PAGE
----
* the sender of the packet decides which are to be
* time stamped by setting SOF_TIMESTAMPING_TX_SOFTWARE
* before sending the packet
/* possible values for hwtstamp_config->rx_filter */
enum {
/* time stamp no incoming packet at all */
/* time stamp any incoming packet */
/* return value: time stamp all packets requested plus some others */
/* PTP v1, UDP, any kind of event packet */
/* for the complete list of values, please check
* the include file /include/linux/net_tstamp.h
A driver which supports hardware time stamping must support the
SIOCSHWTSTAMP ioctl and update the supplied struct hwtstamp_config with
the actual values as described in the section on SIOCSHWTSTAMP.
Time stamps for received packets must be stored in the skb. To get a pointer
to the shared time stamp structure of the skb call skb_hwtstamps(). Then
set the time stamps in the structure:
struct skb_shared_hwtstamps {
/* hardware time stamp transformed into duration
* since arbitrary point in time
ktime_t hwtstamp;
ktime_t syststamp; /* hwtstamp transformed to system time base */
Time stamps for outgoing packets are to be generated as follows:
- In hard_start_xmit(), check if (skb_shinfo(skb)->tx_flags & SKBTX_HW_TSTAMP)
is set no-zero. If yes, then the driver is expected to do hardware time
- If this is possible for the skb and requested, then declare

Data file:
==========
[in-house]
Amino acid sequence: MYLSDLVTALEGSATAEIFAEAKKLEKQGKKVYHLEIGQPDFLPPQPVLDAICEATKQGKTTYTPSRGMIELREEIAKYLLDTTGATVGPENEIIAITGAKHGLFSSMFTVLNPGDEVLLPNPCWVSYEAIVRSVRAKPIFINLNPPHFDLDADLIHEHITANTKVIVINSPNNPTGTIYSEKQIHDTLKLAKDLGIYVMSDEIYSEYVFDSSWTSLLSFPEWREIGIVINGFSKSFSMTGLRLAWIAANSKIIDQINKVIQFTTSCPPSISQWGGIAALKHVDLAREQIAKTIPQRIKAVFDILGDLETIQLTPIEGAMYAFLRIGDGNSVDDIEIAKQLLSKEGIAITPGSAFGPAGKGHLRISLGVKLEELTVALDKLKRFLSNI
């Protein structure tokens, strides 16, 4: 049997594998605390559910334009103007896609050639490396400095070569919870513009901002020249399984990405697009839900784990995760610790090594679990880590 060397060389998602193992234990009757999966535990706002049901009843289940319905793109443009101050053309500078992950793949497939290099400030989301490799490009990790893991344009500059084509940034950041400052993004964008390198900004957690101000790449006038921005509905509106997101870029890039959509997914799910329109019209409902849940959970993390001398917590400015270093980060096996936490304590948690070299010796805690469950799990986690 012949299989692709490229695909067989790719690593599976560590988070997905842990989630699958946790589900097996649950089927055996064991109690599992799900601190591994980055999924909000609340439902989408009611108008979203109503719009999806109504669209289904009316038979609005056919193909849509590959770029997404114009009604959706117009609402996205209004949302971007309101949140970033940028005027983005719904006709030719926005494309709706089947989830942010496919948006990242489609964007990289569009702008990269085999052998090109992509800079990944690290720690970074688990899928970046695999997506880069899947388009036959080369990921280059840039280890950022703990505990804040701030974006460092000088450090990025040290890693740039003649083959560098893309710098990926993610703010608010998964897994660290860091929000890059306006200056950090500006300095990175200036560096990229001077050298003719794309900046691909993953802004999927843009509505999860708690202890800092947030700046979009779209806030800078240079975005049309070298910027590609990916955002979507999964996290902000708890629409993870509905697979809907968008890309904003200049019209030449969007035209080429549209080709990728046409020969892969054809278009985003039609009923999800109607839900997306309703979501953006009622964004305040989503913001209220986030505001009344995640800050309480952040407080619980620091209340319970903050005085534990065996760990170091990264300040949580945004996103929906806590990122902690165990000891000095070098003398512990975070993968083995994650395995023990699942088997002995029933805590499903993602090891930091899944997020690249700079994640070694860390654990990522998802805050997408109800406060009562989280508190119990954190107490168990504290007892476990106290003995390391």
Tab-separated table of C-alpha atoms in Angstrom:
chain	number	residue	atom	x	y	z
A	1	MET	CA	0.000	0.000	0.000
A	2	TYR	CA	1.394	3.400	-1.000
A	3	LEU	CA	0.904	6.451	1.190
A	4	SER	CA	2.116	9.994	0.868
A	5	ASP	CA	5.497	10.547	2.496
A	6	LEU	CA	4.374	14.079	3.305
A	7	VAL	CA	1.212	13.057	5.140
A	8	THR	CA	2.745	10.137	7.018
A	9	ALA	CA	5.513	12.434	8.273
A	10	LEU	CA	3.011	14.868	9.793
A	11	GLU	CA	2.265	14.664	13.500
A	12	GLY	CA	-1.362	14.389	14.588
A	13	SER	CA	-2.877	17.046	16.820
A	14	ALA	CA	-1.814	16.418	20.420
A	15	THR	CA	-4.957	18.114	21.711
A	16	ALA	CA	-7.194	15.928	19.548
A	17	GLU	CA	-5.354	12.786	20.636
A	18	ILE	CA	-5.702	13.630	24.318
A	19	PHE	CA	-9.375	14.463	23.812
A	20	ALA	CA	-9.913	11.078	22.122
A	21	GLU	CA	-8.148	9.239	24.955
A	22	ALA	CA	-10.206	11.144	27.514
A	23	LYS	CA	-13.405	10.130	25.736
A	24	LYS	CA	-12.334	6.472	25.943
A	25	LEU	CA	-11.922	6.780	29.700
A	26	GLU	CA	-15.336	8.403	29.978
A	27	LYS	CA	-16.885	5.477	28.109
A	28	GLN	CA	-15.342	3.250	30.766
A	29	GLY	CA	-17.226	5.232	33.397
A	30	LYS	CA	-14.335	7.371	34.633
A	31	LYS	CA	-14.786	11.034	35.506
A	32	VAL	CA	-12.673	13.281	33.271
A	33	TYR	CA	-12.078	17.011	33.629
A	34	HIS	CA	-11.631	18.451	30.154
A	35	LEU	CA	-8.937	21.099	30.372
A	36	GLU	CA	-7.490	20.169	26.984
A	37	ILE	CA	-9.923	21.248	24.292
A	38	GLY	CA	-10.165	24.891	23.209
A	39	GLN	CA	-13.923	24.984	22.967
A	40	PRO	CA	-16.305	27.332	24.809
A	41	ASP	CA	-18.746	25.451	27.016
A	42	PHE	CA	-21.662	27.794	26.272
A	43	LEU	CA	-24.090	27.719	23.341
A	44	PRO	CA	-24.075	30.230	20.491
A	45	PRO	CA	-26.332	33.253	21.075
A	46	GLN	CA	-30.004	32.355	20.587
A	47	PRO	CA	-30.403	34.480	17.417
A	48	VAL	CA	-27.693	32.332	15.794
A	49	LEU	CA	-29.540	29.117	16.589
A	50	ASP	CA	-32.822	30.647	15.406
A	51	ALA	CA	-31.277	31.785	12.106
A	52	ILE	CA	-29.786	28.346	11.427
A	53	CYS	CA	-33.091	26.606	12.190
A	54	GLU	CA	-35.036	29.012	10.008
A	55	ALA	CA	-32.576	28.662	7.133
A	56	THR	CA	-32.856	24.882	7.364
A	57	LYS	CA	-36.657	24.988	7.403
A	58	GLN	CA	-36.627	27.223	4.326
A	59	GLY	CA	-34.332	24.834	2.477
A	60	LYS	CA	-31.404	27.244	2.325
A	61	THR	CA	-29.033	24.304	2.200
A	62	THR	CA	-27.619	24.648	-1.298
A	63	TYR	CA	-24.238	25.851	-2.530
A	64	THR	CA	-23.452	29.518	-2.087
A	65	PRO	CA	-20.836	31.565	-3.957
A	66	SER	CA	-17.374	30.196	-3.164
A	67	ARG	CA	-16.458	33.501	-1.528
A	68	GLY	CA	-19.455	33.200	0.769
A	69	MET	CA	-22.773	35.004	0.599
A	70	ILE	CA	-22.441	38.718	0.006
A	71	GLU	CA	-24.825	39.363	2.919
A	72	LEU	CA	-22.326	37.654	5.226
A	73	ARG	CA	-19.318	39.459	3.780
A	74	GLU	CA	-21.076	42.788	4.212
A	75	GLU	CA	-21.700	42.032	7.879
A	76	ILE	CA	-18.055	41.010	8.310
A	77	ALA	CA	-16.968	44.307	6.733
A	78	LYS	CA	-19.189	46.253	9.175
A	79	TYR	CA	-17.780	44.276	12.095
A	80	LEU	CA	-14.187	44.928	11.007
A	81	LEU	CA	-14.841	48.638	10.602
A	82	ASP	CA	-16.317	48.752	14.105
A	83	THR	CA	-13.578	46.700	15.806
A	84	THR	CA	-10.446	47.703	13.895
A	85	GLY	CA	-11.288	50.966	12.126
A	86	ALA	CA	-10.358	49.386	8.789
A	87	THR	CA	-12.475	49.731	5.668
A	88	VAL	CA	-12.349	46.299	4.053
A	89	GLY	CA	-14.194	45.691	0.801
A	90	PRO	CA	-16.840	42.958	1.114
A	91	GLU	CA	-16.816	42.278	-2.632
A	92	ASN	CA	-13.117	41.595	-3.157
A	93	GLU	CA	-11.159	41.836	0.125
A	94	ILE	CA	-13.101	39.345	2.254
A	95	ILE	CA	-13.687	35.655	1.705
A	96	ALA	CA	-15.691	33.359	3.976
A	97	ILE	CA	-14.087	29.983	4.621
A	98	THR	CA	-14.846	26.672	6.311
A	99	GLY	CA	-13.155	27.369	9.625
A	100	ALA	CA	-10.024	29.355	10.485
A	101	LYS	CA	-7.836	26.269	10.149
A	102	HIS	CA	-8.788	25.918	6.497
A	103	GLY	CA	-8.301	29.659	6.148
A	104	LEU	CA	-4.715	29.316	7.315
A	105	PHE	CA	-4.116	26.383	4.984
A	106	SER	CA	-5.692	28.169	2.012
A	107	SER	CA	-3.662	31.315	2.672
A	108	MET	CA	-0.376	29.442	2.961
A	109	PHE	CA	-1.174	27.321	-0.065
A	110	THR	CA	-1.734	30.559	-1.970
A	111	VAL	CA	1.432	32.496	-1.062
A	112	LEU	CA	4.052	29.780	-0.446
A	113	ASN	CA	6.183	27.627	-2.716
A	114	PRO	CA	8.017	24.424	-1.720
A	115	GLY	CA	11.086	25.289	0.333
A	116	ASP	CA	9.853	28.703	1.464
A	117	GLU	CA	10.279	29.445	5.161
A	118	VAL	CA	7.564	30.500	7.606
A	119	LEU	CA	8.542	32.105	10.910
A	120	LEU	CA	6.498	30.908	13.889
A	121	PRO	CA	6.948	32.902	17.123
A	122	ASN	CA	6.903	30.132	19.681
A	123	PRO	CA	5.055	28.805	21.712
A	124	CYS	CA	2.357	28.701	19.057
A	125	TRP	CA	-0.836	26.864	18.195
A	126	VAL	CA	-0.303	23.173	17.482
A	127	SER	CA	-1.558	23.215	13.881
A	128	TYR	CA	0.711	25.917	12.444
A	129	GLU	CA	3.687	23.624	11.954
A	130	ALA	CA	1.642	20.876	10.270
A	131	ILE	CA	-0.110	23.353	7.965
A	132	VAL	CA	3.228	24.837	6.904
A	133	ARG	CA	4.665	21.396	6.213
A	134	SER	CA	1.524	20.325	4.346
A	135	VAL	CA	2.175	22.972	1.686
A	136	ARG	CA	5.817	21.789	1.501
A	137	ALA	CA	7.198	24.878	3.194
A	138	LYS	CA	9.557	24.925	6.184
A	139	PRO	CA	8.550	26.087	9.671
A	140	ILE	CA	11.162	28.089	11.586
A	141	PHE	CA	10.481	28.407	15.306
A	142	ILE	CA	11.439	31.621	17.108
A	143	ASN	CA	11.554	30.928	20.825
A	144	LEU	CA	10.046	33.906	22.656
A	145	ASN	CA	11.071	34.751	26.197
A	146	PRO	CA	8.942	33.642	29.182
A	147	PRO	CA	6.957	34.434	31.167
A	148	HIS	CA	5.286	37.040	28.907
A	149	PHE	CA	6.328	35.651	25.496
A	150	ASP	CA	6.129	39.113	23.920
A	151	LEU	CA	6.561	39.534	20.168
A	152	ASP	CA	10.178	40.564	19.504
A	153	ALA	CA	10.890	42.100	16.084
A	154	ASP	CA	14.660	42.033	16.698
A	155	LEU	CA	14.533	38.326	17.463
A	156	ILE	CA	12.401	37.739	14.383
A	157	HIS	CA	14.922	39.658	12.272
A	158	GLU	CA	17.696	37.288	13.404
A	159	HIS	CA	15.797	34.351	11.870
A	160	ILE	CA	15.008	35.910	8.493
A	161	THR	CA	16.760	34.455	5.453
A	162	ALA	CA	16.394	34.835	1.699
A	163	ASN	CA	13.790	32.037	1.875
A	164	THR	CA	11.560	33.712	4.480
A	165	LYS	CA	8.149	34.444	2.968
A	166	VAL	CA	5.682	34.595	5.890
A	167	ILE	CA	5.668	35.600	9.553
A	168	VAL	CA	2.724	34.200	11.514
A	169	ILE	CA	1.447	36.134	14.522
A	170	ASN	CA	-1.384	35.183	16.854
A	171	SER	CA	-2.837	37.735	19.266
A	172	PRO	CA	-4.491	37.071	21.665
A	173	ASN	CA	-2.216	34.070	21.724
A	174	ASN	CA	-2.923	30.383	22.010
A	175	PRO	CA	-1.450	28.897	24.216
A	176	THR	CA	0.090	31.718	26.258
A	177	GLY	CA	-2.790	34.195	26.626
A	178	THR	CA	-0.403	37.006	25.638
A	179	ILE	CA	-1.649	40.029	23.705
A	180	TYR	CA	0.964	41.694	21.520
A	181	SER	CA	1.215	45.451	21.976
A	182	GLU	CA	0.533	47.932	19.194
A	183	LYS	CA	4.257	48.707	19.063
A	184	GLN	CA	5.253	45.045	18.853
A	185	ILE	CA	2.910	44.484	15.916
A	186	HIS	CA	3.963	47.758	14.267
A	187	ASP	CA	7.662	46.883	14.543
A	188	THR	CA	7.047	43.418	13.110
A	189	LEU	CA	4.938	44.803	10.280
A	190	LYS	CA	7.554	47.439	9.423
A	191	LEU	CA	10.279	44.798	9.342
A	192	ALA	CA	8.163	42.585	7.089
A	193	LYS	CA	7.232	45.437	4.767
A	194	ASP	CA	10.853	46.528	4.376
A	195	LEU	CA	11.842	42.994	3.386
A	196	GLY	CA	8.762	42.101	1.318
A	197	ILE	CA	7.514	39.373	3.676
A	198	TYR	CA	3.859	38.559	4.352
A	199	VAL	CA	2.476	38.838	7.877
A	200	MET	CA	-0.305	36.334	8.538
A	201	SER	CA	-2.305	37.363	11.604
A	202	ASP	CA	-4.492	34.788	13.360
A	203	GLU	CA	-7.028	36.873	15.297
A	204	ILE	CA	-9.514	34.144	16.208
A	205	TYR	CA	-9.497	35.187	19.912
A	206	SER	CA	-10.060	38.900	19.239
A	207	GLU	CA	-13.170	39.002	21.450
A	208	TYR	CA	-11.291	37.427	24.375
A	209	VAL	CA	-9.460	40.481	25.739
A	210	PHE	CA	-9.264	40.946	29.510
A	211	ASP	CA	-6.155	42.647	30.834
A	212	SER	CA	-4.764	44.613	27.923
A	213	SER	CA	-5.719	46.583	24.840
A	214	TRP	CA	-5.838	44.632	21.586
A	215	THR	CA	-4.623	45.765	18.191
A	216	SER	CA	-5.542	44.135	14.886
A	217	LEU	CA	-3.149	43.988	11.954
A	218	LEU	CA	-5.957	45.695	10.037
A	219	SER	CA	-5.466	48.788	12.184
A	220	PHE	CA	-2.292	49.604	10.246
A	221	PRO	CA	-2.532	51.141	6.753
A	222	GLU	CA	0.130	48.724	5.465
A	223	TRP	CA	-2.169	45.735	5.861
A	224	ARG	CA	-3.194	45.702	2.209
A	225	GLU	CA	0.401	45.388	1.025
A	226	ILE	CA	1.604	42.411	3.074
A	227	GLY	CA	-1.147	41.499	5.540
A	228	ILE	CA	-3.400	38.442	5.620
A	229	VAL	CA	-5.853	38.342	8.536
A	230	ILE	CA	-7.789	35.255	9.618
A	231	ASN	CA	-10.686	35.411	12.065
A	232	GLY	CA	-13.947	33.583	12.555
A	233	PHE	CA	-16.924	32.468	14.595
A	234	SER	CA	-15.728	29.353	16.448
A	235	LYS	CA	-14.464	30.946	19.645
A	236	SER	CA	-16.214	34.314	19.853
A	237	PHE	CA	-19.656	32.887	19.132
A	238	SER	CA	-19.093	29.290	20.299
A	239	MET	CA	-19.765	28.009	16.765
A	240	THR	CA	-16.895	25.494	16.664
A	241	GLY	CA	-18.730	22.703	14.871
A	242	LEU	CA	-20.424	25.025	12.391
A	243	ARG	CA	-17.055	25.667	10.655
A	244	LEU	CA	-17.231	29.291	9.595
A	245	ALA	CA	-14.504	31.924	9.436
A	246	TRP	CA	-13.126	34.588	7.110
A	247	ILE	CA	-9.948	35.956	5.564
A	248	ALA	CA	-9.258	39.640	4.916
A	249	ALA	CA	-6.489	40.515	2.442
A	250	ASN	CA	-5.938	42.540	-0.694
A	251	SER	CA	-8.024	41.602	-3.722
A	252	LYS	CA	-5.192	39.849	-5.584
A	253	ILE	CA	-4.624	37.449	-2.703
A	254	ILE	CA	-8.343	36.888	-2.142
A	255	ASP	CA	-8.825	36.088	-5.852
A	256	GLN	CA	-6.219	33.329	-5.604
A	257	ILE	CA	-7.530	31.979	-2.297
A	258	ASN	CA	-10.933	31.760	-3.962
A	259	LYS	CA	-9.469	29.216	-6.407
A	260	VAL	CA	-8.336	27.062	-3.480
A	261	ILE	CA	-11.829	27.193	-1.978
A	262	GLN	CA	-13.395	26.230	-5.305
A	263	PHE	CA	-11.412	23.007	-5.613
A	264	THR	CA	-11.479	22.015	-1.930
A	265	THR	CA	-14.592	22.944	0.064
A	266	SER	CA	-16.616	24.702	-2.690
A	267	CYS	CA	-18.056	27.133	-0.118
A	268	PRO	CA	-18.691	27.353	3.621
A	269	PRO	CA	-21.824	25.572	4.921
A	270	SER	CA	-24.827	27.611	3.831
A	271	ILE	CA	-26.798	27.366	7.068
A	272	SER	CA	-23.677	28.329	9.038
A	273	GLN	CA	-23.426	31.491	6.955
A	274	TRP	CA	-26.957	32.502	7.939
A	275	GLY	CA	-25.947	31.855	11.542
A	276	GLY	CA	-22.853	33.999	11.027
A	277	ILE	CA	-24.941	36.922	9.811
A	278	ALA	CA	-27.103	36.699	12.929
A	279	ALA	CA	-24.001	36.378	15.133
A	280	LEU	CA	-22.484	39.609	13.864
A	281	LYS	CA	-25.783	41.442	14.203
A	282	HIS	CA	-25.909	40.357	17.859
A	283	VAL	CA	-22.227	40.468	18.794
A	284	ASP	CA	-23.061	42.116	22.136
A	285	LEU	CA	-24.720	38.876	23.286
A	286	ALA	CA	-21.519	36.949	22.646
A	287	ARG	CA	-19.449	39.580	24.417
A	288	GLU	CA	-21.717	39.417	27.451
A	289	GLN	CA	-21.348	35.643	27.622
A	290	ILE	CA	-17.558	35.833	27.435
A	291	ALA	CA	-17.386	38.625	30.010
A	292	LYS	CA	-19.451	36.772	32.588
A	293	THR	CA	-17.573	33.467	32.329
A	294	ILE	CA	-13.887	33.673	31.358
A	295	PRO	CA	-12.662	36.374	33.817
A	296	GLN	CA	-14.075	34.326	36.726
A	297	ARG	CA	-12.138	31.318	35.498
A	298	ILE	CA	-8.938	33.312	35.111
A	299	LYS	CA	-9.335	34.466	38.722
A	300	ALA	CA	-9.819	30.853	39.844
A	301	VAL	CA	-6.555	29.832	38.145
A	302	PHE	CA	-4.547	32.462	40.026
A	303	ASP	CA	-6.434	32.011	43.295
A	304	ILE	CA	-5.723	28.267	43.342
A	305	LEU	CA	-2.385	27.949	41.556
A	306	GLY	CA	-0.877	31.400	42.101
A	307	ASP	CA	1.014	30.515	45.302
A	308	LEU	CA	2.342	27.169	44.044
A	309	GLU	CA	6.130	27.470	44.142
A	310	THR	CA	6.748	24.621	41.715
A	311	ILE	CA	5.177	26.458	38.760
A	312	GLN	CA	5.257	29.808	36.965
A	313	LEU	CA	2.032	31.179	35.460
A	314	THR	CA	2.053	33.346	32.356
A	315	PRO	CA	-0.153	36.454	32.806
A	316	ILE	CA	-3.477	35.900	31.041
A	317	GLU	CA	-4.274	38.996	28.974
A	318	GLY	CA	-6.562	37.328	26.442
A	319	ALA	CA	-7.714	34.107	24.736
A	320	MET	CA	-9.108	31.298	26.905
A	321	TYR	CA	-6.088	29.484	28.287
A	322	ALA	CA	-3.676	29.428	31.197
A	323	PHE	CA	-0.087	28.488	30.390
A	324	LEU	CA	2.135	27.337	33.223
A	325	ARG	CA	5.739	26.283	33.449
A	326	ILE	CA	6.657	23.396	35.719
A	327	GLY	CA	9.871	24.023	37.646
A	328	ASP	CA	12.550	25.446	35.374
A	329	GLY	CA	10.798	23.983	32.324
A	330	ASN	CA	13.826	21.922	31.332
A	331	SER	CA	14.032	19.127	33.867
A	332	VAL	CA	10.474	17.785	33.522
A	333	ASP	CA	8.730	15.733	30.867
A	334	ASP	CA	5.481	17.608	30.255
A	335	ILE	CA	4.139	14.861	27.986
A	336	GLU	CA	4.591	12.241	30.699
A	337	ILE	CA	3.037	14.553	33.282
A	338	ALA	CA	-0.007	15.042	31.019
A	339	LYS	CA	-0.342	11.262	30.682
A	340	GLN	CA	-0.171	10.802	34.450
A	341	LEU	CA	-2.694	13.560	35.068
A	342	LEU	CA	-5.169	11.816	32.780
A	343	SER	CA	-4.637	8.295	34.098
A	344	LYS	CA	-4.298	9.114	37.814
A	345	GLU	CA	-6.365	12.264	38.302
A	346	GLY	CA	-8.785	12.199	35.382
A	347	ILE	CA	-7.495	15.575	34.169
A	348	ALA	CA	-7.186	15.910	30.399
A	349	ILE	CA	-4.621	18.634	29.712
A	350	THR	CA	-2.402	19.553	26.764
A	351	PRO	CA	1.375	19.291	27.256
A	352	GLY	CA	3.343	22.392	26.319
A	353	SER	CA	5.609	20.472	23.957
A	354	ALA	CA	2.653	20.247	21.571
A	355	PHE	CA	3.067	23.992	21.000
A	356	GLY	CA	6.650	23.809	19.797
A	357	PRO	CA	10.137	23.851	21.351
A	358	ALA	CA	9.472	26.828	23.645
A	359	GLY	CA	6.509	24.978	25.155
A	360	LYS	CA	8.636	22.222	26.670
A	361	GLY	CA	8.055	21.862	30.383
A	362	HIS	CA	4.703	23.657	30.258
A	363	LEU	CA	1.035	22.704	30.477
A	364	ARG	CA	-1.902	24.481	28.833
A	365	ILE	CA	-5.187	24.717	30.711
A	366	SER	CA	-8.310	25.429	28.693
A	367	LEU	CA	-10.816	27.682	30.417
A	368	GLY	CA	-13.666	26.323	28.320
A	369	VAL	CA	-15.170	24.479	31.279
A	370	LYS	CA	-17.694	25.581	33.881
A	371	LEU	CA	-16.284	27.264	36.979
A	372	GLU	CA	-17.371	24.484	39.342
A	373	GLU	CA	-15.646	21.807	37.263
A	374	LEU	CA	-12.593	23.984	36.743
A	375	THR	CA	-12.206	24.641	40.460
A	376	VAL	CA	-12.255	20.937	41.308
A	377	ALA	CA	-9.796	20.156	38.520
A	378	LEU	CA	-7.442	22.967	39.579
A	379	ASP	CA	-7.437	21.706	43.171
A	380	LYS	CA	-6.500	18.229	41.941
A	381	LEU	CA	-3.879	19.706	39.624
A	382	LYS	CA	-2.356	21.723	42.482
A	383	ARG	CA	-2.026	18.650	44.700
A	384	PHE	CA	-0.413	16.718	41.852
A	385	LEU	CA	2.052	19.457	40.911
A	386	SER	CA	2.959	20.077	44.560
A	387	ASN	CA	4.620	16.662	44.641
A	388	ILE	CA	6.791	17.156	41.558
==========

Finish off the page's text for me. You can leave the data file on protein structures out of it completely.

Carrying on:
that the driver is doing the time stamping by setting the flag
SKBTX_IN_PROGRESS in skb_shinfo(skb)->tx_flags , e.g. with
skb_shinfo(skb)->tx_flags |= SKBTX_IN_PROGRESS;
You might want to keep a pointer to the associated skb for the next step
and not free the skb. A driver not supporting hardware time stamping doesn't
do that. A driver must never touch sk_buff::tstamp! It is used to store
software generated time stamps by the network subsystem.
- As soon as the driver has sent the packet and/or obtained a
hardware time stamp for it, it passes the time stamp back by
calling skb_hwtstamp_tx() with the original skb, the raw
hardware time stamp. skb_hwtstamp_tx() clones the original skb and
adds the timestamps, therefore the original skb has to be freed now.
If obtaining the hardware time stamp somehow fails, then the driver
should not fall back to software time stamping. The rationale is that
this would occur at a later time in the processing pipeline than other
software time stamping and therefore could lead to unexpected deltas
between time stamps.
- If the driver did not set the SKBTX_IN_PROGRESS flag (see above), then
dev_hard_start_xmit() checks whether software time stamping
is wanted as fallback and potentially generates the time stamp.